The five best queer shows on Netflix
(Credit: Netflix)


The five best queer shows on Netflix

We’re three days into Pride Month and cannot wait to share a lot of new content to celebrate Pride here, at Best of Netflix

The LGBTQ+ community have withstood all the storms that have tried to wear them down. From verbal abuse to physical assault and social exclusion, the community has managed to stand tall despite heartbreaking events, including the Stonewall riots, that led June to be declared as the Pride month when love will be celebrated in its rawest and most vulnerable form.

Hollywood has tried its level best to rival international cinema in their love and support for homosexuality. However, the blatant homophobia and entrenched heteronormativity have stood in the way of a film like Brokeback Mountain winning the Best Picture Award; Moonlight, however, avenged its predecessor years later, making history.

Netflix has been a pretty accepting platform that believes in inclusivity, representation and diversity.

Recently, their coming-of-age queer romance series Heartstopper, based on Alice Oseman’s graphic novel, received a rare 100 per cent rating on Rotten Tomatoes; people lauded the streaming giant and many even wished they had this show when they were younger as it helps start healthy and insightful conversations about gender and identity politics as well as sexuality.

The streamer has a pretty eclectic collection of queer films and series that are poignant and emotionally profound, some of which we discussed last year

Here  are five such queer shows you can now stream on Netflix to celebrate the beginning of Pride month:

The 5 best queer shows to watch on Netflix

5. Trinkets (Amy Andelson, Emily Meyer, Kirsten Smith, 2019)

Based on Kirsten ‘Kiwi’ Smith’s eponymous 2013 novel, the series revolves around three young women who become friends under unusual circumstances. United by their involvement in shoplifting, the series chronicles their lives in a quintessential teenage drama style. 

Despite the cliched characters and overused narrative tropes, the brilliant representation throughout the series makes it pretty charming and relatable. Starring Brianna Hildebrand, Quintessa Swindell and Kiana Madeira, the short episodes and believable story make it a good watch. 

4. Q-Force (Gabe Liedman, 2021)

Liedman is popular for Big Mouth and created an unabashed and unapologetic “gay James Bond”-like agent in the show which abounds in crude queer humour. It revolves around the titular band of LGBT spies who need to prove their worth in their field via various personal and professional endeavours.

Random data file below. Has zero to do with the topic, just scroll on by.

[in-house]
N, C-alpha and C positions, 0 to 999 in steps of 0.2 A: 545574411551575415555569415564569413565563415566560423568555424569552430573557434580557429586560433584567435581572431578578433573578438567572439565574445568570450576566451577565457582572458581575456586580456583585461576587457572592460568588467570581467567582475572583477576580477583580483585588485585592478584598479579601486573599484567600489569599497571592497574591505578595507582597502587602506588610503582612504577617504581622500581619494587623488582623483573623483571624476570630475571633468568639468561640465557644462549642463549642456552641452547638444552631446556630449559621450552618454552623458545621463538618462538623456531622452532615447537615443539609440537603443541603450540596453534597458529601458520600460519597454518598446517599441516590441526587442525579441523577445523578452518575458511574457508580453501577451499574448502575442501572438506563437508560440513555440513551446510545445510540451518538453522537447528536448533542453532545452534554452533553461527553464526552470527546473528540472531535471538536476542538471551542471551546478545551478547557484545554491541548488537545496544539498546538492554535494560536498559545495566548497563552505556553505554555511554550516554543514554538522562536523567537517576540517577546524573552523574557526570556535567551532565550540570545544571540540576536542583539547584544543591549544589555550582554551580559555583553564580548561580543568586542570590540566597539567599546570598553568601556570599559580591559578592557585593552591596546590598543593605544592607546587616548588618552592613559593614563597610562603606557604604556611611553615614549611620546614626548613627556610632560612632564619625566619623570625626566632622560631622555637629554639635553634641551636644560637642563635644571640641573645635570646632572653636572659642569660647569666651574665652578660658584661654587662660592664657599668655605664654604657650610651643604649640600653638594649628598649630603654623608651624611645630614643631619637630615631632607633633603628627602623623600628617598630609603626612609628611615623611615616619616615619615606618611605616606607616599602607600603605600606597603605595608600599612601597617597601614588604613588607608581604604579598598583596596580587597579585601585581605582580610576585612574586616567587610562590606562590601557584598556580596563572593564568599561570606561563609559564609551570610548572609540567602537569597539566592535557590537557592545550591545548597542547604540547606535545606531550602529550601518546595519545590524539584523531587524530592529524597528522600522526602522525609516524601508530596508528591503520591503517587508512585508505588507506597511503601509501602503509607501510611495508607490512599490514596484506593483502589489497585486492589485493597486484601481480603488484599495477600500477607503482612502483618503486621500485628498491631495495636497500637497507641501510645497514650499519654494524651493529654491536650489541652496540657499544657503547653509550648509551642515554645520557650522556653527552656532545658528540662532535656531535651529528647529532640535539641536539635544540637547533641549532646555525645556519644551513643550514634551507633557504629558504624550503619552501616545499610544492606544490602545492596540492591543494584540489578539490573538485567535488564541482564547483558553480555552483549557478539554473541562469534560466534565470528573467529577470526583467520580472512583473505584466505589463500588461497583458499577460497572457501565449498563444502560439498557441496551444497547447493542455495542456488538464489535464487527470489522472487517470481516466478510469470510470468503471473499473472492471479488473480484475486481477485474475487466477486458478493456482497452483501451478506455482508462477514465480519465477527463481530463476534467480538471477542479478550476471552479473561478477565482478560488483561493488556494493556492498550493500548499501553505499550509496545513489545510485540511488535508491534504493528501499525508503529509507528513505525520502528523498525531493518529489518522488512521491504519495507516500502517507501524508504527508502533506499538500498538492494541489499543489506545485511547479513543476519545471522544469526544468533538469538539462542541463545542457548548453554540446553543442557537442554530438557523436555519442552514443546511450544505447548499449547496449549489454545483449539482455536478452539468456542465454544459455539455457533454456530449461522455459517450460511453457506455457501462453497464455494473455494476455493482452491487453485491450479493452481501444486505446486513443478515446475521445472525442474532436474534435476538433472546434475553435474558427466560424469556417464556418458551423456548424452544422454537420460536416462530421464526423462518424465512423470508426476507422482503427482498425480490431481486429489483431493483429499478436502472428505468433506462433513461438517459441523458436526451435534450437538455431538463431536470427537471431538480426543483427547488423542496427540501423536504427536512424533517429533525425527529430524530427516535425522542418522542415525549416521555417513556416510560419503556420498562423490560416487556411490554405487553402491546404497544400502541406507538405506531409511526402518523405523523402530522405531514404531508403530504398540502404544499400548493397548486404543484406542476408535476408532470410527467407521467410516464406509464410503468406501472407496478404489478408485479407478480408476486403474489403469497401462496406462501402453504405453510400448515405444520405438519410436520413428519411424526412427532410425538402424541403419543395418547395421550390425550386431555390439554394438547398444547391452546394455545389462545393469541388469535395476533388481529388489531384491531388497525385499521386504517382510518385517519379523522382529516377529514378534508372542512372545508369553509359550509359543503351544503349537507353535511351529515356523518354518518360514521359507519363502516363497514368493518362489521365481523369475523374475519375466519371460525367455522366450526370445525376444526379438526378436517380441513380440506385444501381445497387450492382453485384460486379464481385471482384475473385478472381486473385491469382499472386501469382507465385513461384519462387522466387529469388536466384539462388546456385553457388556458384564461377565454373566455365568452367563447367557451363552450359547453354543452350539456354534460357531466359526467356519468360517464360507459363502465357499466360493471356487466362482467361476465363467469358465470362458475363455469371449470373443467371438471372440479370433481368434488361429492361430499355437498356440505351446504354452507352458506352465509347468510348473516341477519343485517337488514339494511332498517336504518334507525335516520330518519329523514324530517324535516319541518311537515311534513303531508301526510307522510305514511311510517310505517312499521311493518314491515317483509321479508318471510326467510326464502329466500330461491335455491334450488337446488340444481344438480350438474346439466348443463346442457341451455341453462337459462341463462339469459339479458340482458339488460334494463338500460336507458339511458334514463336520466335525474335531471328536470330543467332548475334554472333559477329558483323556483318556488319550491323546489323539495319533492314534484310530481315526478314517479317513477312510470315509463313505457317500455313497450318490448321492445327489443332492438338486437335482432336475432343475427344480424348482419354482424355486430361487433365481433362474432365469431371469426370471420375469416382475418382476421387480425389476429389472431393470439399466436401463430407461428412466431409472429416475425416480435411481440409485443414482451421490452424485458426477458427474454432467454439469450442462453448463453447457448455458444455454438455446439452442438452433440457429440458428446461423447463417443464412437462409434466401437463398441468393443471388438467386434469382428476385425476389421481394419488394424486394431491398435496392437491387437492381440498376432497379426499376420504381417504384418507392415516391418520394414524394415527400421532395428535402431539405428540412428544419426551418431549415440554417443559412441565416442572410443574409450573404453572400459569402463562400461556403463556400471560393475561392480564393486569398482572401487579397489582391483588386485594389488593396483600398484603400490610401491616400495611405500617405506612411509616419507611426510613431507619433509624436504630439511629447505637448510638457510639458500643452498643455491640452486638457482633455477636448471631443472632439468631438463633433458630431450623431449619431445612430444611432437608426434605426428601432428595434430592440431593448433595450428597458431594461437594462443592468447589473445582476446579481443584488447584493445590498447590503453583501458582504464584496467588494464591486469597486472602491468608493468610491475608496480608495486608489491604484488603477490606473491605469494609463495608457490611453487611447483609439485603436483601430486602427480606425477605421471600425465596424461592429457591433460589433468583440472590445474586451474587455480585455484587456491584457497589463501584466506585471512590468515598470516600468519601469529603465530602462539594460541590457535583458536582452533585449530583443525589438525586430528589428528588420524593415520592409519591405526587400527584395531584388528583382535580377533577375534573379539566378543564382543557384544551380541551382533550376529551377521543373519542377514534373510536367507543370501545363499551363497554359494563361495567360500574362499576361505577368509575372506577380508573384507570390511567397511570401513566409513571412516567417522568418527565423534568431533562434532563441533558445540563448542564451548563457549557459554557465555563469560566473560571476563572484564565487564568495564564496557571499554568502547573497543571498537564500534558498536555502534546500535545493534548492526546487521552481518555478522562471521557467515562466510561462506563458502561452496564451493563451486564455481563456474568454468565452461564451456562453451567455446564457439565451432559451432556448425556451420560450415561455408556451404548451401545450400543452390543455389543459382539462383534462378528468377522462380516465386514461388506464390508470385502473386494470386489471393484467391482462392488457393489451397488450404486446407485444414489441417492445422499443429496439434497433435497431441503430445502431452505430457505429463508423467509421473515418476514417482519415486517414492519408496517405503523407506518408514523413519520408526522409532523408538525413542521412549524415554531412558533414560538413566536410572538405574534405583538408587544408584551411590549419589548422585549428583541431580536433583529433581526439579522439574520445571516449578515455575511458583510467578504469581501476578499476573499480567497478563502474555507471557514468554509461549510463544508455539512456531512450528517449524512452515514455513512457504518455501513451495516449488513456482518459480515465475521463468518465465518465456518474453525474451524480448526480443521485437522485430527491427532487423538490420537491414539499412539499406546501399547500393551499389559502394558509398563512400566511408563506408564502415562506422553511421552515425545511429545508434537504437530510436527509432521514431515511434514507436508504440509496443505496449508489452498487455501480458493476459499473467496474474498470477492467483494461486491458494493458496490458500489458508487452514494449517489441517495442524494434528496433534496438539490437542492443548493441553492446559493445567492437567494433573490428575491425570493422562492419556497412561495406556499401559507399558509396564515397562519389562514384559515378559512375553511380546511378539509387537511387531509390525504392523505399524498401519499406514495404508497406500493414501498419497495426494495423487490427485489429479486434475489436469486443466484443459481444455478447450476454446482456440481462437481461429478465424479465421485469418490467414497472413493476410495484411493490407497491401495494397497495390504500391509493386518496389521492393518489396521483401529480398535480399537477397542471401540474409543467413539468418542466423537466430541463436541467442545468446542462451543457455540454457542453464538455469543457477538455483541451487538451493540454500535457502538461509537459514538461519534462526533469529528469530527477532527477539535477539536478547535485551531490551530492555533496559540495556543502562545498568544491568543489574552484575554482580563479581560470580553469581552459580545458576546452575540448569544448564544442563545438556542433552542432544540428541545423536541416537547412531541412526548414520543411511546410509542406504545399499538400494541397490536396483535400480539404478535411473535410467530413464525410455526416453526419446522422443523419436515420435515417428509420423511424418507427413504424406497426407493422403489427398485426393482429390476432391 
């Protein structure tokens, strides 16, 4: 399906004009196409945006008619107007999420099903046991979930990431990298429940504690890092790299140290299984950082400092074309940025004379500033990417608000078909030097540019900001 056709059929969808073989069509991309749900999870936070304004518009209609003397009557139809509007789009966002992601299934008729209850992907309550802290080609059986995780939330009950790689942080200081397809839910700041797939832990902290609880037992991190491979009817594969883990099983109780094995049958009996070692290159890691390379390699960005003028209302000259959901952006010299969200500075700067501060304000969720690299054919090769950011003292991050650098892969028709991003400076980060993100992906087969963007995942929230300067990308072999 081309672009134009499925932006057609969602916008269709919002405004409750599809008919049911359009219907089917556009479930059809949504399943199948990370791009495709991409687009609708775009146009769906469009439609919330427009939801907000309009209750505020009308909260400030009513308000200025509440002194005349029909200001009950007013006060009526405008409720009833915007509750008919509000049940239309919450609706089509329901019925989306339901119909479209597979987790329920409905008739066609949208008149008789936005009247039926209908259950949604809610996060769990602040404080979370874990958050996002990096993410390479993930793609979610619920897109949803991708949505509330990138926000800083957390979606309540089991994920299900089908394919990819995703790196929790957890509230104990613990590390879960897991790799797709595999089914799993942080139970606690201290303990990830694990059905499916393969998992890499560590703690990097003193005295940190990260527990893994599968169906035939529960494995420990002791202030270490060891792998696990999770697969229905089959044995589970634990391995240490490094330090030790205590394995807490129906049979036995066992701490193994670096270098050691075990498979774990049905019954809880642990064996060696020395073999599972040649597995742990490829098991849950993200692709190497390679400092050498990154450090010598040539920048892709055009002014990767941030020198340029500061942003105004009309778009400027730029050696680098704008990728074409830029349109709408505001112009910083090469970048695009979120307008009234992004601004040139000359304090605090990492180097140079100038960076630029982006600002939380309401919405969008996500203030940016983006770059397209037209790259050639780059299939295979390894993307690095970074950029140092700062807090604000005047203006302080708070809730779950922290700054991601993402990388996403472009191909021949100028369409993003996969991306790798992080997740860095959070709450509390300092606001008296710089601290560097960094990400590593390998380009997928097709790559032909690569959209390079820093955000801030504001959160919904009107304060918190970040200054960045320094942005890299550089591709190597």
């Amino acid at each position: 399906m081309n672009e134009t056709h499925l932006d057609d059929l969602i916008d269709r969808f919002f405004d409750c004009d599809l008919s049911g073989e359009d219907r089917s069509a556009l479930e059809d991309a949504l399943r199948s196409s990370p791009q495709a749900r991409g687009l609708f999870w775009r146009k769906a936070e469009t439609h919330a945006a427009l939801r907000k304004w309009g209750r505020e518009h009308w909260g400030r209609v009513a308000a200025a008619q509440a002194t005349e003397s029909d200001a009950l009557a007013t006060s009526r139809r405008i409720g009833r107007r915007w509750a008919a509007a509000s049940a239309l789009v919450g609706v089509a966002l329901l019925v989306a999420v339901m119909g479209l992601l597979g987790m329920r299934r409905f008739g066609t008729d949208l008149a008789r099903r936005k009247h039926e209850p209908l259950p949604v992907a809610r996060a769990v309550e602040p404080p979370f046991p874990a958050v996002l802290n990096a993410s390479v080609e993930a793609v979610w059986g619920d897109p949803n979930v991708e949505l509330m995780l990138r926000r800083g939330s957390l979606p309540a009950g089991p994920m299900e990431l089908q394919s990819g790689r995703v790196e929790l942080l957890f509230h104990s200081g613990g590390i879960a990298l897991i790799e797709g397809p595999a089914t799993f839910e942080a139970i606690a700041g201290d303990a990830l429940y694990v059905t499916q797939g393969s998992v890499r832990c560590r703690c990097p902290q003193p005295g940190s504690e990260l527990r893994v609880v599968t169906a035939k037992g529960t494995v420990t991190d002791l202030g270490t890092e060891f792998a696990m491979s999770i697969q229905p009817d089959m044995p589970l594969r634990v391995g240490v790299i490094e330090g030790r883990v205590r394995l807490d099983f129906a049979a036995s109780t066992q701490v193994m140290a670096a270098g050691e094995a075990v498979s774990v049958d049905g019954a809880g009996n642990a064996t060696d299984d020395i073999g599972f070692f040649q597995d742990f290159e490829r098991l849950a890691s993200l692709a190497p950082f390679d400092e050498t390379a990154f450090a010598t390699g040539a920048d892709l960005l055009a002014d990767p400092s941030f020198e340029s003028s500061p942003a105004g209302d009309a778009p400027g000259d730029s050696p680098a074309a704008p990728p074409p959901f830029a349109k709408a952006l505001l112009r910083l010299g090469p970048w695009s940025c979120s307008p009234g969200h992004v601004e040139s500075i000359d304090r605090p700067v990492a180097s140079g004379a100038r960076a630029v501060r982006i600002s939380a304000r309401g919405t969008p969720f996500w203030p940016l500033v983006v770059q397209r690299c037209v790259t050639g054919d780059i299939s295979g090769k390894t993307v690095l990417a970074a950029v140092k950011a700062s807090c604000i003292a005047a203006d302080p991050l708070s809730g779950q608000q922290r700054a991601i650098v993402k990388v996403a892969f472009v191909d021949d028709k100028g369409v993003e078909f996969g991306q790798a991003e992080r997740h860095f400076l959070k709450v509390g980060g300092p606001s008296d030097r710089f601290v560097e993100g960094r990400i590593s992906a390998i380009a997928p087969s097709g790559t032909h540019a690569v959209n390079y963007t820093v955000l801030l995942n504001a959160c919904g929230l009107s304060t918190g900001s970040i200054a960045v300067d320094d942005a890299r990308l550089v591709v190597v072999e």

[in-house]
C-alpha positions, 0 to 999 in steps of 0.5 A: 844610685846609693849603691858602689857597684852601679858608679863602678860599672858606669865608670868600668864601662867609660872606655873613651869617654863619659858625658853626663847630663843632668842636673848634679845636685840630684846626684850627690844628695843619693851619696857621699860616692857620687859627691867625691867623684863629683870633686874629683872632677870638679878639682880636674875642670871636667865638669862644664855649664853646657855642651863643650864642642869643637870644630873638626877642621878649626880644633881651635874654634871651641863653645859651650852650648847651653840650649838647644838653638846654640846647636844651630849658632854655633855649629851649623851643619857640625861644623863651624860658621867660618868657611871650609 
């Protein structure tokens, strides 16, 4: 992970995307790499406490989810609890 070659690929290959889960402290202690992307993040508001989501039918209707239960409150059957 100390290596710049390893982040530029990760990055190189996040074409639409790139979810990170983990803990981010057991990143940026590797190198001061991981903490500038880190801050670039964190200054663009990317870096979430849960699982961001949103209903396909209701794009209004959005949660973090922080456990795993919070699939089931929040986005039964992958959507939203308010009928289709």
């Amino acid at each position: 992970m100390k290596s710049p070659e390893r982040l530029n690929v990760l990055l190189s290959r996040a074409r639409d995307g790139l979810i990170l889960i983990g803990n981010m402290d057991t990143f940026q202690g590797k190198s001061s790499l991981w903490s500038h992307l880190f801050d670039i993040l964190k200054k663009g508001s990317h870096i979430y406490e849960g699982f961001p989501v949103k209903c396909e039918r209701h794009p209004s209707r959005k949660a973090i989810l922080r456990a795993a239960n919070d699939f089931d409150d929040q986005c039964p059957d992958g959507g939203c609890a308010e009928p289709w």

The series stars  Sean Hayes, Gary Cole, David Harbour, Laurie Metcalf, Patti Harrison and more in voice roles. The show subverts the tropes of masculinity which are quintessential to espionage films and has a brilliant representation of the LGBTQ+ community with all-queer voice actors and writer creatives which is still rare in TV. 

3. Feel Good (Mae Martin, Joe Hampson, 2020)

With two seasons and twelve episodes, the British comedy series chronicles a semi-autobiographical romance between sexually fluid, recovering addict comedian Mae Martin and their girlfriend as they deal with various issues that threaten to disrupt their personal lives. 

A brilliant representation of sexuality, mental health, sexual confusion and substance abuse, the intense and painful tale of relapse, rehab and relationships sees brilliant performances from Martin and Charlotte Ritchie. Between bouts of humour and introspection, the show is tender, fascinating and thought-provoking.  

2. I Am Not Okay With This (Jonathan Entwistle, Christy Hall, 2020)

The show is based on Charles Forsman’s eponymous comic and chronicles the life of an awkward teen named Sydney Novak who is reeling under the trauma of her father’s tragic demise while grappling with new-found telekinetic powers and burgeoning sexuality and identity crisis. 

As Novak tries to harness her powers and prevent destruction and chaos, the show focuses on the sheer awkwardness of adolescence. With a diverse cast, t focuses on her sexual awakening while handling grief, trauma, rejection and failure in a pretty heartwarming manner. 

1. Heartstopper (Euros Lyn, 2022)

Based on Alice Oseman’s bestselling graphic novel, this coming-of-age queer teen dramedy has a rare 100 per cent Rotten Tomatoes rating and is one of Netflix’s finest creations. While touching on the complexities of identity and sexuality, it starts important conversations about inclusion and representation and has a diverse cast who play various roles on the spectrum. 

Starring Kit Connor, Joe Locke, William Gao, Yasmin Finney, Corinna Brown and others, the show focuses on two teens, Nick and Charlie, forging an unlikely friendship that leads to blossoming feelings and unexpected romance. With heartwarming scenes and a brilliant Olivia Colman cameo, the show is a must-watch for all.